If you meet these requirements, you may fill out a permission form through the student records office and proceed to take your summer classes.
Once you have completed your course(s), please have the other university e-mail an official transcript to Student Records (StudentRecords@AS.Pitt.edu).
If you need a transferred class to enroll into a Pitt class and the credits are not yet on your transcript when time is running out to fit into the class, make sure you’ve emailed Student Records correctly. Then, you may contact the Undergraduate Coordinator to see if you can be enrolled. Remember to include your transfer transcript. If you have professor permission, this will expedite the process. See more information on the process at the Student Records' Procedures page.
The three courses listed below are offered during the summer, and may be applied to any of our degree tracks:
PHYS 0174 – Basic Physics for Science and Engineering 1
Six-Week Sessions 1 and 2
This is the first part of a two-term sequence that introduces students to the basic principles of physics. An effort has been made to achieve a better integration of physics with the first term of calculus, engineering, and chemistry.
PHYS 0175 – Basic Physics for Science and Engineering 2
Six-Week Sessions 1 and 2
This is the second part of a two-term sequence that introduces students to the basic principles of physics. An effort has been made to achieve a better integration of physics with the first term of calculus, engineering, and chemistry. This course covers electricity, magnetism, circuits, electromagnetic theory and optics.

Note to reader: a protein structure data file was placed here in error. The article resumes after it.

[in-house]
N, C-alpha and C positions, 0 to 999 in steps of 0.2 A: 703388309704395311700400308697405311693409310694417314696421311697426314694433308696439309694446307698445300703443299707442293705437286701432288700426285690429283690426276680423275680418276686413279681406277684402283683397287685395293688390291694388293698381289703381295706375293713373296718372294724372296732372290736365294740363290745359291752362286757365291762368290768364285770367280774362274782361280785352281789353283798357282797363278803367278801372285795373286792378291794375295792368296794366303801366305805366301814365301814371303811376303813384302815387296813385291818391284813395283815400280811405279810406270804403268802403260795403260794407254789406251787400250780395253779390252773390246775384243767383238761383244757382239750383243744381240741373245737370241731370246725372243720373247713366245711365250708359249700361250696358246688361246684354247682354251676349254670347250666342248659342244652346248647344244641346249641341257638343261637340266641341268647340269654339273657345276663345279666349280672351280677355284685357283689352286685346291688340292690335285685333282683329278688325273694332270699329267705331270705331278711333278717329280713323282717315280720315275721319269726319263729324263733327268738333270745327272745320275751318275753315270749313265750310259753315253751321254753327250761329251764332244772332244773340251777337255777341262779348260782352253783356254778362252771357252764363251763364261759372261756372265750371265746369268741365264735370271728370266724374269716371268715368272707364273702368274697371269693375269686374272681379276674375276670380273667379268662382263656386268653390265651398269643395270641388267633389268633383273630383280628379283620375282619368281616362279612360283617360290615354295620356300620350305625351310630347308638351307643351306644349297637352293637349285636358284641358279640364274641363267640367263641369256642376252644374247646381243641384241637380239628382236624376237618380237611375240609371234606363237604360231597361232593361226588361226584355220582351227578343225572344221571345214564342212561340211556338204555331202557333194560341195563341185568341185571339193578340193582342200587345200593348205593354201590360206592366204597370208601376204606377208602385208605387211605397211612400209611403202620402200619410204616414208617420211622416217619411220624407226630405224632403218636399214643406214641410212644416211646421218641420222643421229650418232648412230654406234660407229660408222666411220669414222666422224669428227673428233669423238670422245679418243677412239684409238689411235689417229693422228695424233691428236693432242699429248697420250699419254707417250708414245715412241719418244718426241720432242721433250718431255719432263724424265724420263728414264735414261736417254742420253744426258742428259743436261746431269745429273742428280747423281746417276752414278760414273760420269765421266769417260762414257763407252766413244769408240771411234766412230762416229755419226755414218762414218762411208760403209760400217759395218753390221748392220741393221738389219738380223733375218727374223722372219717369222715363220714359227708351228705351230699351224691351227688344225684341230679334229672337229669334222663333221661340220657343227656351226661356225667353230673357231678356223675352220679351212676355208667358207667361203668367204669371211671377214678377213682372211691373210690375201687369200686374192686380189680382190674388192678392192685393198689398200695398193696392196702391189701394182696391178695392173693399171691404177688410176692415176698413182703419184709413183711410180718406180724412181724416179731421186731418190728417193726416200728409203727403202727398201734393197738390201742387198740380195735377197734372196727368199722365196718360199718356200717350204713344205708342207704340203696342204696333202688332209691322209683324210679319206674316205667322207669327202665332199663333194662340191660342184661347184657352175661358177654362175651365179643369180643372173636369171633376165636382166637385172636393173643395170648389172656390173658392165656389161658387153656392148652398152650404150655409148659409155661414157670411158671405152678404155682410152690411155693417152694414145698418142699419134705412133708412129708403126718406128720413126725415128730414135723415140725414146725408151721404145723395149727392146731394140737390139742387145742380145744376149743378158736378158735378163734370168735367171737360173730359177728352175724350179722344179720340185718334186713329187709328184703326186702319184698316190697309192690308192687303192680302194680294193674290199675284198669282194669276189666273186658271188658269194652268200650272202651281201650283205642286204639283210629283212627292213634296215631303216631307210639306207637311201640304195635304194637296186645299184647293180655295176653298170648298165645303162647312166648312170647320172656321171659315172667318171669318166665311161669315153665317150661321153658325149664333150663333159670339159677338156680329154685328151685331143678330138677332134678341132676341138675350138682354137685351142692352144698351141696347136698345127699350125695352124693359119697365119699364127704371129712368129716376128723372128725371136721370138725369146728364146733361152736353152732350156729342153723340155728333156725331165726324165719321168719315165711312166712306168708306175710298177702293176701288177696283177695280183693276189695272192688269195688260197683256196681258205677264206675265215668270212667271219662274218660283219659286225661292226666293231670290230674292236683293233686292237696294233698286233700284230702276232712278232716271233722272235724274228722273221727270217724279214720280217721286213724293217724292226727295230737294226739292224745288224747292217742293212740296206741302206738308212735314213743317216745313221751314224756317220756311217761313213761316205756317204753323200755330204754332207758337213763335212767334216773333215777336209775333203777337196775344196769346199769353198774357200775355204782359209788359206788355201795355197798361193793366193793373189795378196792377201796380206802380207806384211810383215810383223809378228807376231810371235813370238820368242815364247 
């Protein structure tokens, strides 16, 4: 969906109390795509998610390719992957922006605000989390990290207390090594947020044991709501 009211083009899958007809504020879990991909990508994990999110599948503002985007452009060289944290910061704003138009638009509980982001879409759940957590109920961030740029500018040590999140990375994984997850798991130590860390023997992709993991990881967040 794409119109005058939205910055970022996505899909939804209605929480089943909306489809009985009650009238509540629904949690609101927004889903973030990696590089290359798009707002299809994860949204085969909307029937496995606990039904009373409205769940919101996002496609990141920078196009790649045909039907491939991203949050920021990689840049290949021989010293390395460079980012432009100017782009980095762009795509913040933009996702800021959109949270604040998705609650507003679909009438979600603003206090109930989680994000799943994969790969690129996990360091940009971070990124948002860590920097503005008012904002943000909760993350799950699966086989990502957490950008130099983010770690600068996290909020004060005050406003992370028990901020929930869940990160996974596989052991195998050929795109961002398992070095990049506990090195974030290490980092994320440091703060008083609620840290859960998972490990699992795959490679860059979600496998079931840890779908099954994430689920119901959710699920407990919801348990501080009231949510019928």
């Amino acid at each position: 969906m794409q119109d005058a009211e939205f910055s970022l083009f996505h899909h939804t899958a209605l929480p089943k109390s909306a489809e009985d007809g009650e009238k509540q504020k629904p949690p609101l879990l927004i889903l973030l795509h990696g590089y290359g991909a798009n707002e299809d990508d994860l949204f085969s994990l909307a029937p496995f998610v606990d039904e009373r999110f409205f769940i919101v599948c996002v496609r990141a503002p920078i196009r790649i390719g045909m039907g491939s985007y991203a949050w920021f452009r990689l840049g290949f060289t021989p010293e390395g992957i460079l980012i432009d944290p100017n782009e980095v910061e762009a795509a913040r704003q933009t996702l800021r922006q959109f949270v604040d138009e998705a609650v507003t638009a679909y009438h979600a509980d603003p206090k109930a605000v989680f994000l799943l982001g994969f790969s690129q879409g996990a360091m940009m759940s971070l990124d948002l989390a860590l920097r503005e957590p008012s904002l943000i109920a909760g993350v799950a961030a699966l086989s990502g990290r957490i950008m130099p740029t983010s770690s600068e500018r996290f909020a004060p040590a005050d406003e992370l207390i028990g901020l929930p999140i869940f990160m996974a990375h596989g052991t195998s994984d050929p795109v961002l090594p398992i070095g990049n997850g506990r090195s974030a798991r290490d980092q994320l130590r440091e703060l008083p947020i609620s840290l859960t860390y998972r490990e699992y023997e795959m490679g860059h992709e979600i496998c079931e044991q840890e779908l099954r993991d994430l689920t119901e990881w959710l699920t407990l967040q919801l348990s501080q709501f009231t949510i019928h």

PHYS 0219 – Basic Laboratory Physics for Science and Engineering
Six-Week Session 2
An introductory laboratory associated with Physics 0174 and 0175. Experiments from many areas of physics are performed.
- UTAs: Undergraduate Teaching Assistants (UTAs) are available to help with introductory physics courses such as PHYS 0110, 0111, 0174, 0175, and 0475. You can contact them virtually though Discord, Zoom, or Email. Pre-COVID-19, they were also available in the Resource Room in 304 OEH.
- TAs: Graduate Teaching Assistants (TAs) are available to help with physics courses through a Zoom schedule. Pre-COVID-19, they were available in the Resource Room in 312 THAW.
- Study Lab: You can contact the Study Lab which is part of the School of Arts and Sciences. They provide peer tutors for many different intro level courses, including Physics.
The Dietrich school has a set of requirements to repeat a course.
You cannot retake if:
- You previously received a grade of C or higher in the class
- You want to retake the class at another institution (repeats must be within the university)
- You already retook the course twice (2 retakes maximum).
When retaking a course, understand that both the original course’s grade and retaken course’s grade will be viewable on your transcript, but only the recent grade will affect GPA/Credits, even if it is lower than the first time you took the class.